A nursing shortage is forcing some hospitals to think outside the box when it comes to recruitment, Jodie Jackson writes for the Columbia Tribune.
The shortage is fueled by an aging population, an increase in clinicians reaching retirement age, and an increase in patients with chronic conditions.
At the same time, competition for RNs is fiercer than ever. "Organizations need different types of roles than they did in the past and there are new competitors in the market," Advisory Board Consultant Micha'le Simmons tells the Daily Briefing. "Health systems aren't just competing with the hospital down the street. They are competing with CVS and Walmart."
That makes having a sound RN recruitment strategy all the more important, Simmons says.
Some hospitals are turning to generous incentive programs to recruit RNs. At Boone Hospital, a full-time RN with at least six months of experience gets a $5,000 signing bonus, while RNs with five or more years of experience receive $10,000, the Tribune reports.
Some organizations are offering referral bonuses, too. At University of Missouri Health Care, staff members receive thousands of dollars for recruiting RNs to its neurosciences, internal medicine, and psychiatric ICUs and become eligible to win raffle prizes, such as an all-expenses-paid tropical vacation to Hawaii.
"I've seen many, many approaches to the various nursing shortages," says Peter Callan, the university's director of national acquisition. "We just chose to be innovative."
Other organizations are focusing on creating pipelines for nursing students to enter the workforce. Central Methodist University has an accelerated bachelor of nursing program and encourages recent graduates to work at CMU's hospital, the Tribune reports. Other hospitals are creating nursing residency programs.
Meanwhile, Boone Hospital recently staged a nursing career fair to recruit more ICU nurses, offering attendees tours of the hospital and opportunities to talk with nurses and hiring managers.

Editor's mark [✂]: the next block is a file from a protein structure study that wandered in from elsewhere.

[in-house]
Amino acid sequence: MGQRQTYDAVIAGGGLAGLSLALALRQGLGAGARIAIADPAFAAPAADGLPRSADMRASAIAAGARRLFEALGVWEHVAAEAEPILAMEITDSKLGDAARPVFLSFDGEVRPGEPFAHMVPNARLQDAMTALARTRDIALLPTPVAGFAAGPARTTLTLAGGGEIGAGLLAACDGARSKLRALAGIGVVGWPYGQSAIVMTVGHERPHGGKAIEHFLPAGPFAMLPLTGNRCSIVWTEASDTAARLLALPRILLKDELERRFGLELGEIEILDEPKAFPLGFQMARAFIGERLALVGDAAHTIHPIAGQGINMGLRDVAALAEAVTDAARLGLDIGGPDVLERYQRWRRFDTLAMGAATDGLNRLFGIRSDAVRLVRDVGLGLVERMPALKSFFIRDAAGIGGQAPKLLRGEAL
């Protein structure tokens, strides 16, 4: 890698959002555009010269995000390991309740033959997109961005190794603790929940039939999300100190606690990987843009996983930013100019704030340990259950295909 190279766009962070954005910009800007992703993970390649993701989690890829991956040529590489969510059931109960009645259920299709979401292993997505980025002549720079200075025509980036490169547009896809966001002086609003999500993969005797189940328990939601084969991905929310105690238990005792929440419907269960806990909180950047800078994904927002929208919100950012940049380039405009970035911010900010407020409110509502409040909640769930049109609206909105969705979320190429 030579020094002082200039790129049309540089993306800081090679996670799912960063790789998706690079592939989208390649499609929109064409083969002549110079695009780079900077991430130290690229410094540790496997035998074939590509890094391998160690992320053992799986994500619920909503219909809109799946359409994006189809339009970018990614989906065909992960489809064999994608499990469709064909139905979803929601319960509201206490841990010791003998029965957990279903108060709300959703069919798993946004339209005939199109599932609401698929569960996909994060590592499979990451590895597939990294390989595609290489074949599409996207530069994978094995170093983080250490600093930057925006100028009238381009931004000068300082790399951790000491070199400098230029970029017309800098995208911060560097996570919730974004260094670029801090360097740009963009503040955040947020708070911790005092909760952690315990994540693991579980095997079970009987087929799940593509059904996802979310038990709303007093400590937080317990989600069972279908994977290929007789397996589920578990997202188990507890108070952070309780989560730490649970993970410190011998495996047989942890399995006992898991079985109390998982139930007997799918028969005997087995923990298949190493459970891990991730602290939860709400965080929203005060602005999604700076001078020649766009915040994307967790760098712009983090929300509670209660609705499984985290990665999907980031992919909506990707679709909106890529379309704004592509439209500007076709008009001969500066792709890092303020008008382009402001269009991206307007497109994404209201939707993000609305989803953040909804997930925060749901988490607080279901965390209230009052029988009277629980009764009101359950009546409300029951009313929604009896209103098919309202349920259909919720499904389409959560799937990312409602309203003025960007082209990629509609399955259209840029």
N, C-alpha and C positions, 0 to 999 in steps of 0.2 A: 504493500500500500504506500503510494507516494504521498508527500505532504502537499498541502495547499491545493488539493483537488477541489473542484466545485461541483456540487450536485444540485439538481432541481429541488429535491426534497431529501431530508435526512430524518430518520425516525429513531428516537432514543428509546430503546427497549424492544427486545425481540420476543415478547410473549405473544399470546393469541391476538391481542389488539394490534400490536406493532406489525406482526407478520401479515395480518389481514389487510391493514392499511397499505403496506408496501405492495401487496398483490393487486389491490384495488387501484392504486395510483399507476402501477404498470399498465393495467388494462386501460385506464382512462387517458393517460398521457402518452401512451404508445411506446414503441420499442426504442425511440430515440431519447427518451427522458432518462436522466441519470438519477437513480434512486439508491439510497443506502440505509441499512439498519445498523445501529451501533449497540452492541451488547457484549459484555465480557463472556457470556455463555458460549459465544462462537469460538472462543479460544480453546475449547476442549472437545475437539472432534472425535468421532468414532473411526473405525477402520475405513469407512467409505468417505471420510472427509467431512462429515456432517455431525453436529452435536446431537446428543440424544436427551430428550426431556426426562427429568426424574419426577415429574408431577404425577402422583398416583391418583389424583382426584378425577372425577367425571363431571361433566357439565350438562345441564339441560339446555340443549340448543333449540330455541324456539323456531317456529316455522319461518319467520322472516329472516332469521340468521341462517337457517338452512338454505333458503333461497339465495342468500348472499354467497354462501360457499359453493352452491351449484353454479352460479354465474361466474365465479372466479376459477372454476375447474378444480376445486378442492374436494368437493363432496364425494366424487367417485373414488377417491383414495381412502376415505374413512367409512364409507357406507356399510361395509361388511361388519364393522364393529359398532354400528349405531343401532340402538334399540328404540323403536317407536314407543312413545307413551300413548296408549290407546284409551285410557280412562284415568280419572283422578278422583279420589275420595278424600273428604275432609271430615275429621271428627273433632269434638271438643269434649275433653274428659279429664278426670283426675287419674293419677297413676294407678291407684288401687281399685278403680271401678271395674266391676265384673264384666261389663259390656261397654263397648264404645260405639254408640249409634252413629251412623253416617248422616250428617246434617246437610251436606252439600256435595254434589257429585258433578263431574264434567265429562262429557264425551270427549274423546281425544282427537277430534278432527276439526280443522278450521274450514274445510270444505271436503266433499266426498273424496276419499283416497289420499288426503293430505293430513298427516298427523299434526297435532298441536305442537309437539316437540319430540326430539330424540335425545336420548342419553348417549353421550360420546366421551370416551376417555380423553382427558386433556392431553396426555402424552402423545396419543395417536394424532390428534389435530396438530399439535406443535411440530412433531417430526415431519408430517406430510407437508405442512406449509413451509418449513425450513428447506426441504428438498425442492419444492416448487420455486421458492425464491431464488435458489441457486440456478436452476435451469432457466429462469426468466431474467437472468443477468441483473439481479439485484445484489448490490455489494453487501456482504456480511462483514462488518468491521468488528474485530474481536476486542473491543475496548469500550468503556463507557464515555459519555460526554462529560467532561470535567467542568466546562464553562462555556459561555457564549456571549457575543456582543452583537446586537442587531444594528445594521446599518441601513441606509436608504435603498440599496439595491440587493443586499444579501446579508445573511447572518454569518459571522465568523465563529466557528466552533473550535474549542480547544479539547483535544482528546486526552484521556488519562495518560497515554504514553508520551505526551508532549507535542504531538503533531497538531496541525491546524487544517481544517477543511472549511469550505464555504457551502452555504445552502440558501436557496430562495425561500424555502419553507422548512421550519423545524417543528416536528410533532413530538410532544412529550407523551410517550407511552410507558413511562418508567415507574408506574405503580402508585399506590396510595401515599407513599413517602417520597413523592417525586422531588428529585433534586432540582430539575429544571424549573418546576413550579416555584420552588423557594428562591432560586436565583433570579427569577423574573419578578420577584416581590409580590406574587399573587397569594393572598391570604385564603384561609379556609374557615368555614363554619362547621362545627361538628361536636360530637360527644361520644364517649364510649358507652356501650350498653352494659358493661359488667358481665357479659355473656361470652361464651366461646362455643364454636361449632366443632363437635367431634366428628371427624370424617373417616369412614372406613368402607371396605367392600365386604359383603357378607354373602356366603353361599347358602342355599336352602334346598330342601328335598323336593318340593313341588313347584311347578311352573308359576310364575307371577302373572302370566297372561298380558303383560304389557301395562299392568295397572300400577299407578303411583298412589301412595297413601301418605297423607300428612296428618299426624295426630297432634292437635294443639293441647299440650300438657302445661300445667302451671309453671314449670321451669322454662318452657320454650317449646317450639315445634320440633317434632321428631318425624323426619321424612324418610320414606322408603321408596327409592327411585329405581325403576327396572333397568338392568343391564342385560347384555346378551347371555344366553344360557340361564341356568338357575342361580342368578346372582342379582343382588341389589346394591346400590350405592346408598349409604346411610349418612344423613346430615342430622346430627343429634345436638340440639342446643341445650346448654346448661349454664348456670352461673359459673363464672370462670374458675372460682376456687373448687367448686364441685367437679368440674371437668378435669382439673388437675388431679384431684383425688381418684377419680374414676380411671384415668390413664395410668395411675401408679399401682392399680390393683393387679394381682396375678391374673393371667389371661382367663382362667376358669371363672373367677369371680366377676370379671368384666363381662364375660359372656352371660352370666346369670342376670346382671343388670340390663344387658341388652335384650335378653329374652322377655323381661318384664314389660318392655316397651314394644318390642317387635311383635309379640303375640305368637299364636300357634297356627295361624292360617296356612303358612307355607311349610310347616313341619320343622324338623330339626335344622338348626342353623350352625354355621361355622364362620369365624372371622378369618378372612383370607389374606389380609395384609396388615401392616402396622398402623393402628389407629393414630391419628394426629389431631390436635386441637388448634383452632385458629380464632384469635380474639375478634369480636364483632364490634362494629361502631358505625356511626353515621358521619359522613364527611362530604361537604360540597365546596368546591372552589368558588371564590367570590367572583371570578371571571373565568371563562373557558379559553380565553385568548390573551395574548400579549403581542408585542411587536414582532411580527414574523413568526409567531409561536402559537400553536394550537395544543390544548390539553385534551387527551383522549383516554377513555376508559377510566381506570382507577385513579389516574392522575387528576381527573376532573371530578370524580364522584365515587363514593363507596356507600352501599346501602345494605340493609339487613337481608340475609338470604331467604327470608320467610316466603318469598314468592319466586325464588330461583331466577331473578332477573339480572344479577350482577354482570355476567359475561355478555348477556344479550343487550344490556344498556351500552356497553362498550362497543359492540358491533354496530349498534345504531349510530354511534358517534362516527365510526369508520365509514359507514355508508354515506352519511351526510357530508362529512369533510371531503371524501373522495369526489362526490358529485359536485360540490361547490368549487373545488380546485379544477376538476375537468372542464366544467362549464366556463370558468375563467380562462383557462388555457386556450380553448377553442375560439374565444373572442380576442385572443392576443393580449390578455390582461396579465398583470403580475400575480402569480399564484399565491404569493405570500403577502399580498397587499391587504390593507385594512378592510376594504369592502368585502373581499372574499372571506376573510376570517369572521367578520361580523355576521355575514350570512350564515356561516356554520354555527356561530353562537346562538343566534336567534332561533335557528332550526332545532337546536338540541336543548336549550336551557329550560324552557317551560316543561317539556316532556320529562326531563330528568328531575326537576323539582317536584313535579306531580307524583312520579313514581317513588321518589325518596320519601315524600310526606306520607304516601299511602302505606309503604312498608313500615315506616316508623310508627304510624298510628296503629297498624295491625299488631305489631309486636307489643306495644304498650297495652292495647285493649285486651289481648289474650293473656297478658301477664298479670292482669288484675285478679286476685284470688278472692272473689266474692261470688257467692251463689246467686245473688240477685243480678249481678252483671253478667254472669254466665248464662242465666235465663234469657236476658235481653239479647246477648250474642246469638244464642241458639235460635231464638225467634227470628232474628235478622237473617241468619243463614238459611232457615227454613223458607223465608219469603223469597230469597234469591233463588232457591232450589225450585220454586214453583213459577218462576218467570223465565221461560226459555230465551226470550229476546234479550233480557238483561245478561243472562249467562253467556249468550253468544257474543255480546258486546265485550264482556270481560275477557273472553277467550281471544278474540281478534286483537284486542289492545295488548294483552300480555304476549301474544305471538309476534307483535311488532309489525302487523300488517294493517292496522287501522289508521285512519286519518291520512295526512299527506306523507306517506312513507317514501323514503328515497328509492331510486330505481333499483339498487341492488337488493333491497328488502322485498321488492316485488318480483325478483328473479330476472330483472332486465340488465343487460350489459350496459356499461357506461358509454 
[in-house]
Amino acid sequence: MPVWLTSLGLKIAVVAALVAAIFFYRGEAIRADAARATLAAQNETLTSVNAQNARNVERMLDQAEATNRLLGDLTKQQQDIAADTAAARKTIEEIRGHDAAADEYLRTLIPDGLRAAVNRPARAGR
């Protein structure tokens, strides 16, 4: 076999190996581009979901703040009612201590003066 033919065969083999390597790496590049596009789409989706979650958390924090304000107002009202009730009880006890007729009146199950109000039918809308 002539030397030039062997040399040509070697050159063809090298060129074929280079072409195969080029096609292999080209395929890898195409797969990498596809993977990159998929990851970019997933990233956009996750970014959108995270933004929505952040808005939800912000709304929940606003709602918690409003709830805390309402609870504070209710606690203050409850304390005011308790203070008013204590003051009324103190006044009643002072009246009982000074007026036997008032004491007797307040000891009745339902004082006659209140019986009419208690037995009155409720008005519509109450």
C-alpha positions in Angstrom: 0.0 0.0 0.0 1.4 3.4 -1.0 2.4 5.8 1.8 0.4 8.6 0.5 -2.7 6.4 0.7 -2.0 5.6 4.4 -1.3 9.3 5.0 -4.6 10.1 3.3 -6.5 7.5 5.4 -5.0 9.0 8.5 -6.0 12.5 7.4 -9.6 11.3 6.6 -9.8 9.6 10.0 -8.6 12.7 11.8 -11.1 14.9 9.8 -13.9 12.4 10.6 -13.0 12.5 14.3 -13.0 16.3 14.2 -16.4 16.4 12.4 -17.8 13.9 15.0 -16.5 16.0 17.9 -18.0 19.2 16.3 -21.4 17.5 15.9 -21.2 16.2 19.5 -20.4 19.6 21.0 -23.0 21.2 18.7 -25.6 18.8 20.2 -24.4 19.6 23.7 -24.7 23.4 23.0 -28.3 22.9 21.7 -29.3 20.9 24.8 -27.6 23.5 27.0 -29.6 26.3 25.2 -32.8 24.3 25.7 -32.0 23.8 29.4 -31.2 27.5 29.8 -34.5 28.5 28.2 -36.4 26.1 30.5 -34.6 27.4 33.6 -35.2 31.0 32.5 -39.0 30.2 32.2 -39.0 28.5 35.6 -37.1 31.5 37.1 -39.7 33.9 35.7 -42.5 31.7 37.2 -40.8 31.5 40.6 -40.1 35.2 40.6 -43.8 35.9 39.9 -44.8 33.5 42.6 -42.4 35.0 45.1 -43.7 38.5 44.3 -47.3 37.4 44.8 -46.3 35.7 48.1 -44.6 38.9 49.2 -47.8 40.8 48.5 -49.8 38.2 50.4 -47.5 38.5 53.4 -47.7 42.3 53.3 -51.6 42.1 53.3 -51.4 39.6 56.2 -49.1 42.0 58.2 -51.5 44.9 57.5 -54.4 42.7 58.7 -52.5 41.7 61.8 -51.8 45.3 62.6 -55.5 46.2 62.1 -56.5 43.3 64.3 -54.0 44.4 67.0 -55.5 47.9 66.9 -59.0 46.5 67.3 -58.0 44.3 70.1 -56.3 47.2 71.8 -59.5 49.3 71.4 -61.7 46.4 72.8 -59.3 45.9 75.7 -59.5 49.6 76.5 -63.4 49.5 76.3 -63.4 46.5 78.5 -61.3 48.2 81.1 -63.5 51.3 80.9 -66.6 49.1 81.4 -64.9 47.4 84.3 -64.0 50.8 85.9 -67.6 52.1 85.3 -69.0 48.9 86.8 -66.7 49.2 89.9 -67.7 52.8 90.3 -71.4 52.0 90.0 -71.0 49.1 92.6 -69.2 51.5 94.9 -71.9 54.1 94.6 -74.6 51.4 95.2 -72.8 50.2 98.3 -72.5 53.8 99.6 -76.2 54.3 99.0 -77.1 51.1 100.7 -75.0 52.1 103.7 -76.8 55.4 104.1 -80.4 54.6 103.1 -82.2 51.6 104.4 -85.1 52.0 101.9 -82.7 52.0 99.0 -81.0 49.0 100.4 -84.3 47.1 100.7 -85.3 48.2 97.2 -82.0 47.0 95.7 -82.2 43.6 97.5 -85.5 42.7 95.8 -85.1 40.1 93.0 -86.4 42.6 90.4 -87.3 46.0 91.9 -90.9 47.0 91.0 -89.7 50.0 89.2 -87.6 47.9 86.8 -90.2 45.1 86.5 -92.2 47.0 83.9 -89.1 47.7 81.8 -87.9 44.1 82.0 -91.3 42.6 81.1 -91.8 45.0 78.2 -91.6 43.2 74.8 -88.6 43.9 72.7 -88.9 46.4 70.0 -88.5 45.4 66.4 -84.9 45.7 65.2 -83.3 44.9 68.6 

"They were actually interviewing people on the spot," says Monica Smith, Boone's VP of patient care services and CNO. The hospital aims to hire five more ICU nurses from its upcoming nursing fair, which Smith says is a "lofty goal" (Jackson, Colombia Tribune, 6/18).
While recruitment fairs can pay off, they also require an upfront investment of time and resources. Advisory Board's Simmons recommends alternative, less-resource-heavy ways to guide nurses into your organization. For instance, a chat function on an application website allows prospective applicants to message recruiters immediately about a position and ask any clarifying questions. It also helps recruiters guide applicants toward the right opportunity for their skill set.
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And it's less time-intensive for recruiters. "A recruiter can multitask and chat with people while carrying out usual duties at their desk," Simmons adds.
It's also important not to forget about candidates who don't get one job but could be a great fit for another, Simmons says. "You may have three great candidates for a position but only one role to fill," she says. "The hiring manager can follow-up with the two RNs who weren't hired and funnel them elsewhere in the organization. Don't waste great talent, especially during a staffing shortage."
For more information on how to update your recruiting playbook for 2016, join Simmons for HR Advancement Center's three-part webconference series.
In Part 1 on Tuesday, October 4, you'll learn why yesterday's recruitment strategies aren't working, pinpoint the shortcomings in your application process, and identify strategies to engage applicants before they apply.
In Part 2 on Tuesday, October 18, you'll learn two essential strategies for improving hiring manager and recruiter effectiveness, so that your recruiters identify—and your hiring managers win—stand-out candidates.
Finally, in Part 3 on Tuesday, November 1, you'll learn specific strategies for courting the most coveted talent: candidates who are already employed at other organizations.
Register for the webconferences
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